(Trigger warning: mention of sexual assault)
Some books aren’t right for us readers at a particular time in our lives, but we return to them when we’re ready. I remember first trying to read The Girl with the Dragon Tattoo by Stieg Larsson during my college finals in December 2010. Years later, after being sexually assaulted, I became obsessed with Larsson’s Millennium series and both its Swedish and American movie adaptations. Like many other fans, I admired Lisbeth Salander’s fearless independence. Ironically, however, she’s forced to depend on a guardian in a way that’s unique to adults with mental illnesses and other disabilities.
I was fascinated by the character Lisbeth Salander partly because she’s the opposite of me in many ways. Unlike Lisbeth, I have a physical disability and a supportive family. Although I’ve taken self-defense classes, I can’t imagine taking violent revenge on an abuser, as Lisbeth does. Identifying with Lisbeth was a safe outlet for anger that I didn’t want to act on in real life. As Kate Scott explained in this 2018 BR group post, Lisbeth upends cliched revenge fantasies of a male hero avenging a female victim. “She is hunted; she hunts the hunter…Women have revenge fantasies too.” The original Swedish title of the first book, Men Who Hate Women, makes the theme of revenge on misogynists explicit.
While the feminist interpretations of Lisbeth’s character are obvious, readers often overlook the disability rights angle of her story. Disappointingly, most of my search results for Lisbeth and mental illness or disability were attempts to armchair diagnose her. I agree with Anne-Marie Lindsey, who writes: “Larsson wisely sidesteps actually giving her a diagnosis by refusing to separate her mental state from the environment in which she exists.” Whether Lisbeth’s mental illness is genetic, PTSD from her life experiences, or a combination of both, is unimportant to the story.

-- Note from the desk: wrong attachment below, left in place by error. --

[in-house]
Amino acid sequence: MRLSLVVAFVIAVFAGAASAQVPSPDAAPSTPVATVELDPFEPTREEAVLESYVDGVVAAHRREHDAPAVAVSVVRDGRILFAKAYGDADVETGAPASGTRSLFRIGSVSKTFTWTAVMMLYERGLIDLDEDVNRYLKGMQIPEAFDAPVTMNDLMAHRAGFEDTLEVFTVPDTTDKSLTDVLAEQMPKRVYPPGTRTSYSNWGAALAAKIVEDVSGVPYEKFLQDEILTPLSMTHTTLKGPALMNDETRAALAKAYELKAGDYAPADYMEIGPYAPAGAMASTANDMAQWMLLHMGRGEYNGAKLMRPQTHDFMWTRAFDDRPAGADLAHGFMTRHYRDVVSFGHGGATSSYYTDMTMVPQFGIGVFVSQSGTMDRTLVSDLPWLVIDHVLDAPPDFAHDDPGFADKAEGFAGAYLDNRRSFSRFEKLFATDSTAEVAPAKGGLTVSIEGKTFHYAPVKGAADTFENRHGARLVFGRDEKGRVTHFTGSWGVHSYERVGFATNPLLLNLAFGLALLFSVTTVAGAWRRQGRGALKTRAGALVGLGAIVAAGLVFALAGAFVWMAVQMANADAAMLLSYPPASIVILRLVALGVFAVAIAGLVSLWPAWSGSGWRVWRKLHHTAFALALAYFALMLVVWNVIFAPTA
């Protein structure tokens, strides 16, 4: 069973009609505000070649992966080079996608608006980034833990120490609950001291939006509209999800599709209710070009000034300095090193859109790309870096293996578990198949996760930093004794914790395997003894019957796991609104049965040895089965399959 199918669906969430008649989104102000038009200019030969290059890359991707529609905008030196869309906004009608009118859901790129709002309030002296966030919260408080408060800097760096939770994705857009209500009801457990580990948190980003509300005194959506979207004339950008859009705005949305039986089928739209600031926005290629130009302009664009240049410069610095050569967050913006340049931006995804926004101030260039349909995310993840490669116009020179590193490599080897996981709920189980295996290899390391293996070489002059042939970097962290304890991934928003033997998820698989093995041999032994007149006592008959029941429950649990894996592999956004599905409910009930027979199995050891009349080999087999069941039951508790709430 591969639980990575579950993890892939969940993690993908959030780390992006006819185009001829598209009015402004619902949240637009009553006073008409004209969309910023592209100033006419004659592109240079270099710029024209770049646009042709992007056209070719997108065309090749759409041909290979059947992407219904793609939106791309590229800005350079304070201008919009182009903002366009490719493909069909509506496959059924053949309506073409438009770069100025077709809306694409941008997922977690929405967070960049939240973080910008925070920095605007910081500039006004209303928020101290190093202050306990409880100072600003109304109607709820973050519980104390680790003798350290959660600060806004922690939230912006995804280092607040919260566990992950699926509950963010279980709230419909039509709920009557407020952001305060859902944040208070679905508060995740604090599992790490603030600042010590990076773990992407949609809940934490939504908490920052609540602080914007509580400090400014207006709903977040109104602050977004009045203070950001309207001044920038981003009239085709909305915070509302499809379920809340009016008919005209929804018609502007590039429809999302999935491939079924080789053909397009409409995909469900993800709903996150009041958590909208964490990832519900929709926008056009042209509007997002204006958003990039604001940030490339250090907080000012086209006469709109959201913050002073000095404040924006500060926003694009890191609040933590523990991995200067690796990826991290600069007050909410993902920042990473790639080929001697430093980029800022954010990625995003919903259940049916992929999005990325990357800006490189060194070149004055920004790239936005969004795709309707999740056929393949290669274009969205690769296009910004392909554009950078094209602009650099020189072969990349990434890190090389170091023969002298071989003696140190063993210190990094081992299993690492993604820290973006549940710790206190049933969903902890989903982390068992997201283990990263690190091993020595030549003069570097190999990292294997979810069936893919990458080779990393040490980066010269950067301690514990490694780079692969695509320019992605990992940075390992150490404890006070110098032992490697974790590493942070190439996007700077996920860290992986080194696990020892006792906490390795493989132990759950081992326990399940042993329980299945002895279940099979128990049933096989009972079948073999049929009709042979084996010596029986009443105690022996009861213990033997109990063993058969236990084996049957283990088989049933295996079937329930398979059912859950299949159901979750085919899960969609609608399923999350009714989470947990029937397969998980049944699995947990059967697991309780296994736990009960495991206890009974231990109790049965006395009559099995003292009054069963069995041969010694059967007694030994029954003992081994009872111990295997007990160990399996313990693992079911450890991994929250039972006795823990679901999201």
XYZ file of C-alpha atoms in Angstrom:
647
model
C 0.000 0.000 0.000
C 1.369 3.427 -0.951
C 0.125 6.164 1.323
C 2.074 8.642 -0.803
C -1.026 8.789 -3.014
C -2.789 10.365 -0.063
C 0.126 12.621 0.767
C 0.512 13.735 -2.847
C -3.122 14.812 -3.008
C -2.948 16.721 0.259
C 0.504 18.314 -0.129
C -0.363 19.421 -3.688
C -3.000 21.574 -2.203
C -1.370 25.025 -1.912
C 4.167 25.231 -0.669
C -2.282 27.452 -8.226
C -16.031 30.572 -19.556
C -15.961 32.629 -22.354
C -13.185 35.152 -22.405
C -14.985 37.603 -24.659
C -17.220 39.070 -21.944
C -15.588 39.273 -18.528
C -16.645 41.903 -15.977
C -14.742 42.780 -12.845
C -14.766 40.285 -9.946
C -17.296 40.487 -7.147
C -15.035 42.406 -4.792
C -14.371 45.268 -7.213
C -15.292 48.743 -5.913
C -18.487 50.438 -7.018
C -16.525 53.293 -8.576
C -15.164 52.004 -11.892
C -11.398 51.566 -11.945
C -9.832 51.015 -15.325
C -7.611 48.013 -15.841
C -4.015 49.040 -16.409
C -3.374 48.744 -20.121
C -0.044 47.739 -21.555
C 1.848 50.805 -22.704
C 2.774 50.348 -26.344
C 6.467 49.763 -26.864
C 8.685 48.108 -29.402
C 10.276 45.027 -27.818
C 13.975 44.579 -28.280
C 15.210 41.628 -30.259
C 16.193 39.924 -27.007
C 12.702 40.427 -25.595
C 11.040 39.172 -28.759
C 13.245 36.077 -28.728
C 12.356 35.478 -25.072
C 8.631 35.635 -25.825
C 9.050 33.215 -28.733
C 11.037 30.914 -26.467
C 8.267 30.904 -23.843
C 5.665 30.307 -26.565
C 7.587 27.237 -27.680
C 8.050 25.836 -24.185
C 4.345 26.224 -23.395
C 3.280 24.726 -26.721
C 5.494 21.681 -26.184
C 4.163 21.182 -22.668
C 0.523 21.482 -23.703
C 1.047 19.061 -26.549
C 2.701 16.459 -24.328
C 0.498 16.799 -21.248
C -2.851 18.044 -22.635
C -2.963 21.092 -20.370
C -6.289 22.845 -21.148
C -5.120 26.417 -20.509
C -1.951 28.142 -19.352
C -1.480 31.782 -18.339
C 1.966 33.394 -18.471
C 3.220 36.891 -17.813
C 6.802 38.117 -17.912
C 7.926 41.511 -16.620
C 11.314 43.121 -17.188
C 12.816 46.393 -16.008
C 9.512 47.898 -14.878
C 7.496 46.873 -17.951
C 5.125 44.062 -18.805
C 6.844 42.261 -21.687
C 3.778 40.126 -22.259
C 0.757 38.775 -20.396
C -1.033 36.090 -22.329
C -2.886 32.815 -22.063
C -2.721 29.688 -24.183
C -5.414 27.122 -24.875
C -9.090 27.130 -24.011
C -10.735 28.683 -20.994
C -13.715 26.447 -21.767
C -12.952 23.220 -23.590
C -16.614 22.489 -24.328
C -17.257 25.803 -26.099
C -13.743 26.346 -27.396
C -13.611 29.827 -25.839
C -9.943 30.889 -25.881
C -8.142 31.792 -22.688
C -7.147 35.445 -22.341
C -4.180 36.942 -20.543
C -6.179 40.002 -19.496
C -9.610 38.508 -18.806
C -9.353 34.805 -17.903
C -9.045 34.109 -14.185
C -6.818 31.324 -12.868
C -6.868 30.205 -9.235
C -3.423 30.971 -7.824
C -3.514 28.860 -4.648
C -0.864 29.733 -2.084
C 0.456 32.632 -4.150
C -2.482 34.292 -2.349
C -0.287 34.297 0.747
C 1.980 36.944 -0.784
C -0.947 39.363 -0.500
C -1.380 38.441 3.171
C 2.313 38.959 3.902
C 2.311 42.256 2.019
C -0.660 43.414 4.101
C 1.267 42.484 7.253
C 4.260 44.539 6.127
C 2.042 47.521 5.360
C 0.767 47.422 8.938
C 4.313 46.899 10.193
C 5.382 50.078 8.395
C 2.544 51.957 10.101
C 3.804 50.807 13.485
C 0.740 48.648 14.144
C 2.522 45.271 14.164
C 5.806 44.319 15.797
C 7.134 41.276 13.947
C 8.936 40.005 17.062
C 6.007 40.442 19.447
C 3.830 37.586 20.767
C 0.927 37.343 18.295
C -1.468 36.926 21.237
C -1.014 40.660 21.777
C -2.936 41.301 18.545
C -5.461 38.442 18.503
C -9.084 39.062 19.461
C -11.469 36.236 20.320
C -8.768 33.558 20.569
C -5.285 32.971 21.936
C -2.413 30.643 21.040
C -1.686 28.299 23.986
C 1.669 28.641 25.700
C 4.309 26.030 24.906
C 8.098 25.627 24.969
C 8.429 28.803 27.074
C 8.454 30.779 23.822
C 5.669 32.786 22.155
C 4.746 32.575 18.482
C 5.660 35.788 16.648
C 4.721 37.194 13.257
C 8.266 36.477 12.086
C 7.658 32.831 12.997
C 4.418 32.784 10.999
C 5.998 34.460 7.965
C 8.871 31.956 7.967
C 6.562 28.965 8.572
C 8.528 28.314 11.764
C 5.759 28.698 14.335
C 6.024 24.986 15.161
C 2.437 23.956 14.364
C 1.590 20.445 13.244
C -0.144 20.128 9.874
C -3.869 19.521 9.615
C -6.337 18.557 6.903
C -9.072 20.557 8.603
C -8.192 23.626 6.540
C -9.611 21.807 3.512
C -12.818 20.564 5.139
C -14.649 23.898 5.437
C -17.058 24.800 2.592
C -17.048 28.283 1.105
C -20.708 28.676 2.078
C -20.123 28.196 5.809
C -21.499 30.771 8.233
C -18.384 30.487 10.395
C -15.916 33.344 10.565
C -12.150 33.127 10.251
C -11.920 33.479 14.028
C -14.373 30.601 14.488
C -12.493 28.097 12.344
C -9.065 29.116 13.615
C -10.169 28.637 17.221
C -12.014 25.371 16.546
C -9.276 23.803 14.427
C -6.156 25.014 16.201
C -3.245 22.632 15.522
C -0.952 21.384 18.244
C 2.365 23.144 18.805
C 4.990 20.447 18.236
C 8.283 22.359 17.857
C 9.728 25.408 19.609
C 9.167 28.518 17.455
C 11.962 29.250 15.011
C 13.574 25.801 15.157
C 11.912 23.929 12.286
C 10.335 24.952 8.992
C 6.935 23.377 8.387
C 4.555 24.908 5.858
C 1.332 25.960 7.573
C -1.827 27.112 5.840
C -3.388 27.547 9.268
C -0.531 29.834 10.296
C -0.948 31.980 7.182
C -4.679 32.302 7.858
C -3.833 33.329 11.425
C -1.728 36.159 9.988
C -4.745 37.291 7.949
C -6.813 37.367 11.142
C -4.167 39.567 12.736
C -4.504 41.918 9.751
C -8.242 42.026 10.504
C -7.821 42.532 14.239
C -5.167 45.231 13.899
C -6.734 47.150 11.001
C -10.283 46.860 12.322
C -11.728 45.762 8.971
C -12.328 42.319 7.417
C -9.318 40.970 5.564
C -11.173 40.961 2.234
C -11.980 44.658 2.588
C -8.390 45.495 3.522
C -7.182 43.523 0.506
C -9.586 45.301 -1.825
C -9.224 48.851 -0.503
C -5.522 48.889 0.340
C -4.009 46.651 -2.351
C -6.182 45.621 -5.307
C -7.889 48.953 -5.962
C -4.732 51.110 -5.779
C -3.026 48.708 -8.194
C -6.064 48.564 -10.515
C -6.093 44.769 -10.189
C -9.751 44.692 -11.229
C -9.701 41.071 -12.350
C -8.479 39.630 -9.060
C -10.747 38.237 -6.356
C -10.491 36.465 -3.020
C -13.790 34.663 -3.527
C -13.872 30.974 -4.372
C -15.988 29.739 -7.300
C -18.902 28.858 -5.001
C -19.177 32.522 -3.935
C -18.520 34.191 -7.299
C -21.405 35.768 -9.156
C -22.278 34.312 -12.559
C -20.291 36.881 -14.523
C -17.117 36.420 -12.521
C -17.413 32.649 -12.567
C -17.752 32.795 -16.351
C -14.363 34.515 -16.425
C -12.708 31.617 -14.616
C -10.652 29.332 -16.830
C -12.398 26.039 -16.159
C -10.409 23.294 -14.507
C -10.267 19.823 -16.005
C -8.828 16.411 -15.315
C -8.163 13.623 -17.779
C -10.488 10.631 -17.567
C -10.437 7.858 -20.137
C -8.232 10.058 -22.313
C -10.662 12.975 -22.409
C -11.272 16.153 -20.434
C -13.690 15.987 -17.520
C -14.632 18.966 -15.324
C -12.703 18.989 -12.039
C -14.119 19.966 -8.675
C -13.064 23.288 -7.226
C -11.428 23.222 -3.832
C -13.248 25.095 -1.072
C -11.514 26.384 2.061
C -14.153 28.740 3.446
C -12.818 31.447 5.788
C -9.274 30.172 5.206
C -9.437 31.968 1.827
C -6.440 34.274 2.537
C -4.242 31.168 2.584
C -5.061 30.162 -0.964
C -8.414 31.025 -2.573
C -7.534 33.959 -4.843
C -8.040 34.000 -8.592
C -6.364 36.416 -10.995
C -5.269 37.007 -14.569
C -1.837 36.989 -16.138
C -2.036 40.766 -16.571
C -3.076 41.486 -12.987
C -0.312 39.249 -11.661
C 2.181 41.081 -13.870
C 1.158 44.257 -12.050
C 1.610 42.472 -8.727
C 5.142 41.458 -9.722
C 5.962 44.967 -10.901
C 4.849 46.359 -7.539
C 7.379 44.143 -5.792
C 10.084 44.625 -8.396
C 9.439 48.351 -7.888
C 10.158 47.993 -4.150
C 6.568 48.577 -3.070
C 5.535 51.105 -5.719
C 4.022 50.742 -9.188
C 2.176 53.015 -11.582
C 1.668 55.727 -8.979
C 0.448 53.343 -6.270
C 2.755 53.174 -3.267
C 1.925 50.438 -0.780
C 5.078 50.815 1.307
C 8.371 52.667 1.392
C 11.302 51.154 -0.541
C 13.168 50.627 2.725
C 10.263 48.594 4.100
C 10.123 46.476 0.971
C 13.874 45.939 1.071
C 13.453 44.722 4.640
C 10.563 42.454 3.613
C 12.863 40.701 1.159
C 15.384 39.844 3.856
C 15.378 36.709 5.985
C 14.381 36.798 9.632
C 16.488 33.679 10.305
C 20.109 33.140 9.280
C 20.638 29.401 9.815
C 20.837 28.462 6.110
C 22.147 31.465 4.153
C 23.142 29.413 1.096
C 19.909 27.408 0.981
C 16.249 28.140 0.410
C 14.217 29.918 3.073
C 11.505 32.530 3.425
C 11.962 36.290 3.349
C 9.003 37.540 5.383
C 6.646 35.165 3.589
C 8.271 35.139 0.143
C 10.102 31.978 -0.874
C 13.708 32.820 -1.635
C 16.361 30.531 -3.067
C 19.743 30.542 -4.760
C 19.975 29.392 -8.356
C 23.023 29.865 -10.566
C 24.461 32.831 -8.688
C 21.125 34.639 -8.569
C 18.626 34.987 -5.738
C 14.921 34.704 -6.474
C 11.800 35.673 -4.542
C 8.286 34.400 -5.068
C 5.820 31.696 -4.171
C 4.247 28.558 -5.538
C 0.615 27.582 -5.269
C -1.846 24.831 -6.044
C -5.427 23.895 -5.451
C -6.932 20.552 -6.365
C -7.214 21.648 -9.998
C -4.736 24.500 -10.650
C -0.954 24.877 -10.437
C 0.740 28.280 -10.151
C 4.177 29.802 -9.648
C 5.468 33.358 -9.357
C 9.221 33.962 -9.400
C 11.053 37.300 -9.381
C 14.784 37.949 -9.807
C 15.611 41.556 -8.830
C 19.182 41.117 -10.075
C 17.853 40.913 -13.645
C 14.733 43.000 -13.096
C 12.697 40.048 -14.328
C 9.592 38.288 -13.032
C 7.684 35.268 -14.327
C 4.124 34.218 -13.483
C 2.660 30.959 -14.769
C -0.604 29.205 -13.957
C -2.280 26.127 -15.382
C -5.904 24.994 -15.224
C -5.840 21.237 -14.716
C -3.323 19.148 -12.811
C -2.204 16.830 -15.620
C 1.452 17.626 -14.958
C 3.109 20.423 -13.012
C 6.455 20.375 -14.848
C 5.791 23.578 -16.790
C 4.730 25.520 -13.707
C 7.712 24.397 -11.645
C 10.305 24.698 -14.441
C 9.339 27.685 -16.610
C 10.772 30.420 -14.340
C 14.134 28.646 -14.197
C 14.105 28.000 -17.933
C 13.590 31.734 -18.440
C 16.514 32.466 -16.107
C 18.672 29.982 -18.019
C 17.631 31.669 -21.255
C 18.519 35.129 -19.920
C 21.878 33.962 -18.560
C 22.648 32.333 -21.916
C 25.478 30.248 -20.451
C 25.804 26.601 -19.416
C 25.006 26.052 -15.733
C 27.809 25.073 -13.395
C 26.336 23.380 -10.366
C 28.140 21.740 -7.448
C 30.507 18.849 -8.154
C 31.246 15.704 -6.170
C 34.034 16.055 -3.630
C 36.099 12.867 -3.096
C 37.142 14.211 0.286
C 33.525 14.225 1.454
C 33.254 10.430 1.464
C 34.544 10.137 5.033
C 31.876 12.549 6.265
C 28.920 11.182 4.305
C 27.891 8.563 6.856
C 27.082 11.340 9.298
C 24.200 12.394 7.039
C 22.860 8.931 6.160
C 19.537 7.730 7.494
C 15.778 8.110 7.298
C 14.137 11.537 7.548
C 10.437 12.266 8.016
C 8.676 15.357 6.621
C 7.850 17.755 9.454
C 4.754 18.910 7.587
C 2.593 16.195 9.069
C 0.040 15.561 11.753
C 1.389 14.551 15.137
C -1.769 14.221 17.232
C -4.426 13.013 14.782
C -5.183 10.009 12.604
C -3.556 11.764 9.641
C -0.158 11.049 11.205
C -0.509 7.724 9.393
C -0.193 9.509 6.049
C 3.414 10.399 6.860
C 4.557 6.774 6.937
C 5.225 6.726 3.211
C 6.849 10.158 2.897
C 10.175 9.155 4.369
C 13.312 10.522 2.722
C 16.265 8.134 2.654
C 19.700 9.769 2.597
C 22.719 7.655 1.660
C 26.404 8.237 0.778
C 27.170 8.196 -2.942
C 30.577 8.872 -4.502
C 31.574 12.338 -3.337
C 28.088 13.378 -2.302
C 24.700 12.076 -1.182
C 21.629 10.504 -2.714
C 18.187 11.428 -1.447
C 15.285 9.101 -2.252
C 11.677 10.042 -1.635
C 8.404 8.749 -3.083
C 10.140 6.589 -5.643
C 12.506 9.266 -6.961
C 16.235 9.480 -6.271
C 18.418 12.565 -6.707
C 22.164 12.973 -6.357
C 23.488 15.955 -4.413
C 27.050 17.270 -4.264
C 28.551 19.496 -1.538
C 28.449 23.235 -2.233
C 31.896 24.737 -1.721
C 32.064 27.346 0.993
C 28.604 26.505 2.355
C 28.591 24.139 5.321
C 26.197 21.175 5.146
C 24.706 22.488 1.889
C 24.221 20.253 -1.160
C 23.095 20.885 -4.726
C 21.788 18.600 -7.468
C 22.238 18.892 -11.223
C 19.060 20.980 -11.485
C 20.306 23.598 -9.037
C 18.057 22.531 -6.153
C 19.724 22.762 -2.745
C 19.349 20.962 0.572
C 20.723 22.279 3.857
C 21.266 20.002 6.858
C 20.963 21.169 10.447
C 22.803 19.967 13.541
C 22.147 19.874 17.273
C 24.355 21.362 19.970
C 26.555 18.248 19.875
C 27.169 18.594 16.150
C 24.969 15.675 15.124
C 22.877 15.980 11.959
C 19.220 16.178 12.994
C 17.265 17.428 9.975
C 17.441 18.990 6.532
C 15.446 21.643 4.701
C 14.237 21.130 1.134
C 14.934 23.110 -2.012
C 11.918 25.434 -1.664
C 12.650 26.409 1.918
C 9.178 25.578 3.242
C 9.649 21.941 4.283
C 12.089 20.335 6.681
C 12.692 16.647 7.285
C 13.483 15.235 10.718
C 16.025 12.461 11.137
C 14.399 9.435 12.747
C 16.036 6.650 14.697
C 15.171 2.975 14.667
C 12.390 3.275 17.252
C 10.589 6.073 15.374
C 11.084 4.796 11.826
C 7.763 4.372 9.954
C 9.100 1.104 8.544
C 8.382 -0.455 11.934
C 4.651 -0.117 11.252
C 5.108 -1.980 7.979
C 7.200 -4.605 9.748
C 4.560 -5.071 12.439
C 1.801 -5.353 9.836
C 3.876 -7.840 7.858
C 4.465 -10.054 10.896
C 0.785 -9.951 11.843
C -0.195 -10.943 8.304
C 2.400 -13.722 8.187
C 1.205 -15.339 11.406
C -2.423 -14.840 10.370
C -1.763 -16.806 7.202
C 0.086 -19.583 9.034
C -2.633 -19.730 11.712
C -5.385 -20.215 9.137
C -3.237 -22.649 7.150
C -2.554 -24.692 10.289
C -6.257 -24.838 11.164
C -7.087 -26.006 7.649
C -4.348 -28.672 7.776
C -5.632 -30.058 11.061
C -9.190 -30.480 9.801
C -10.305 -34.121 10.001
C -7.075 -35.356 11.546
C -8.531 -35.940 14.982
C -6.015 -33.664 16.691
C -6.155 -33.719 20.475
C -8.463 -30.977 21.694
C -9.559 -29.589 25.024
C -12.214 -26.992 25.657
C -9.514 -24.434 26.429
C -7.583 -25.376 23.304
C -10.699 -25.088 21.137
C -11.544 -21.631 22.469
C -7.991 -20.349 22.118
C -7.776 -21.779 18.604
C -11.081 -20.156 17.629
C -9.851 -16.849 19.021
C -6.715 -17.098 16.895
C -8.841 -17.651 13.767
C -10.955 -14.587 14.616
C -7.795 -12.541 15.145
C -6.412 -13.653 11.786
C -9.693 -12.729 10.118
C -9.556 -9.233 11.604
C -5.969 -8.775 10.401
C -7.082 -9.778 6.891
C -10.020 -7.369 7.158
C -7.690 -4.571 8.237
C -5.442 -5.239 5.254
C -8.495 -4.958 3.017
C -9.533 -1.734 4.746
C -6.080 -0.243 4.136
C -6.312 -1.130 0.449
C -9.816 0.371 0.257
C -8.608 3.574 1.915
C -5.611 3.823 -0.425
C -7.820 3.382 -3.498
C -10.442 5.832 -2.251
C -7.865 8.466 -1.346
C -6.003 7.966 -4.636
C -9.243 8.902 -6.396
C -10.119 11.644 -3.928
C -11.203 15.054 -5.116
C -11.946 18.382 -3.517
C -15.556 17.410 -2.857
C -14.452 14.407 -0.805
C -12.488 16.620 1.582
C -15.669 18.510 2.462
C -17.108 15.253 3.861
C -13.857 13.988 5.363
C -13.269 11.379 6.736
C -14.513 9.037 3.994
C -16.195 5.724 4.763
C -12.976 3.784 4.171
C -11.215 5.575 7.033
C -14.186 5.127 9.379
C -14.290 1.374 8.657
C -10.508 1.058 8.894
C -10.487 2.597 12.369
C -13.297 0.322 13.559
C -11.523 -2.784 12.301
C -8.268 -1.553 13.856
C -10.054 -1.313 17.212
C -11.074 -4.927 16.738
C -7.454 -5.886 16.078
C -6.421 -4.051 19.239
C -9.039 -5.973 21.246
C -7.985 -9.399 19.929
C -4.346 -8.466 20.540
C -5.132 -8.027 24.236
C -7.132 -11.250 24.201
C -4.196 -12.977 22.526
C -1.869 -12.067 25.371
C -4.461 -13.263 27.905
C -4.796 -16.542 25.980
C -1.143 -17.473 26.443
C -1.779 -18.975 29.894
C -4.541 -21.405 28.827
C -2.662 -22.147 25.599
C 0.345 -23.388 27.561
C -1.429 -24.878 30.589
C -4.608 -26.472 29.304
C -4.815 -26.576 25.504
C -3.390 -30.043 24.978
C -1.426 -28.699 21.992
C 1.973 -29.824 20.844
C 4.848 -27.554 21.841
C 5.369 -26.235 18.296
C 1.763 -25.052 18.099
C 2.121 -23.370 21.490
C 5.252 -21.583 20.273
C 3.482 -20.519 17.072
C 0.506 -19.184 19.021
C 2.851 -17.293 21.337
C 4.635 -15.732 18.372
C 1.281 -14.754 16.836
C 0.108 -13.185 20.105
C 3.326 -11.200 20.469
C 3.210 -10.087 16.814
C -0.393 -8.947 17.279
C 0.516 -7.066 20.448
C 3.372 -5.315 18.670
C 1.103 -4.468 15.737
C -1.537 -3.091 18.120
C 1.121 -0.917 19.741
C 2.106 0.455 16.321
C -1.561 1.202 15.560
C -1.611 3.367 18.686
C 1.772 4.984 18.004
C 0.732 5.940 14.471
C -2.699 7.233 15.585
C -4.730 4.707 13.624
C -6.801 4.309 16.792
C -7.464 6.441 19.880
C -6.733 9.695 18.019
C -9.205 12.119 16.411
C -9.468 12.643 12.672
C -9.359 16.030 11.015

In her early teens, Lisbeth attacks her abusive father, avenging her mother. A court declares her “mentally incompetent” and dangerous, and she is institutionalized. Her advocate, Holger Palmgren, fights for her to be deinstitutionalized and becomes her first guardian. The first book and its American movie version explain Lisbeth’s guardianship much better than the Swedish movie, which glosses over it. The American version includes more material from the book and shows a heartbreaking scene of Lisbeth finding Palmgren after he has a stroke.
Lisbeth’s legal status makes her vulnerable to her next guardian, Nils Bjurman. In the later books, we learn this wasn’t coincidental. Bjurman colluded with Lisbeth’s abuser from the institution to be assigned to her. Neither Palmgren nor Salander herself would have consented to Bjurman being her new guardian. Bjurman rapes Lisbeth twice and restricts her access to her own money.
The sexual abuse is so violent that some readers might not notice the financial abuse. However, these are two forms of abuse that disabled people often experience in real life. One attack occurs after Lisbeth tells Bjurman that she needs a new computer. He belittles her work as a brilliant researcher and hacker, as if she’s a kid playing online. Ableist abusers often deny disabled people’s agency, infantilize us, or dismiss our work. For people with physical and intellectual disabilities and mental illnesses, denial of competence and independence takes various forms.
I initially viewed Lisbeth as much more independent and indomitable than myself. A closer analysis shows that she’s isolated and disenfranchised: a mentally ill ward of the state with a violent juvenile criminal record. The intersecting systems of mental health, social services, and criminal justice have failed her in every way possible for her entire life. She can’t call the police because she thinks they’d never believe her or even care. Her past acts of violence and her obviously illegal work as a hacker would also work against her. Her revenge against Bjurman is elaborate and brutal, but it makes perfect sense that Lisbeth would seek revenge outside of the criminal justice system. Of course, not all guardians are abusive, but the Millennium trilogy exposes the potential for abuse when people are denied civil rights.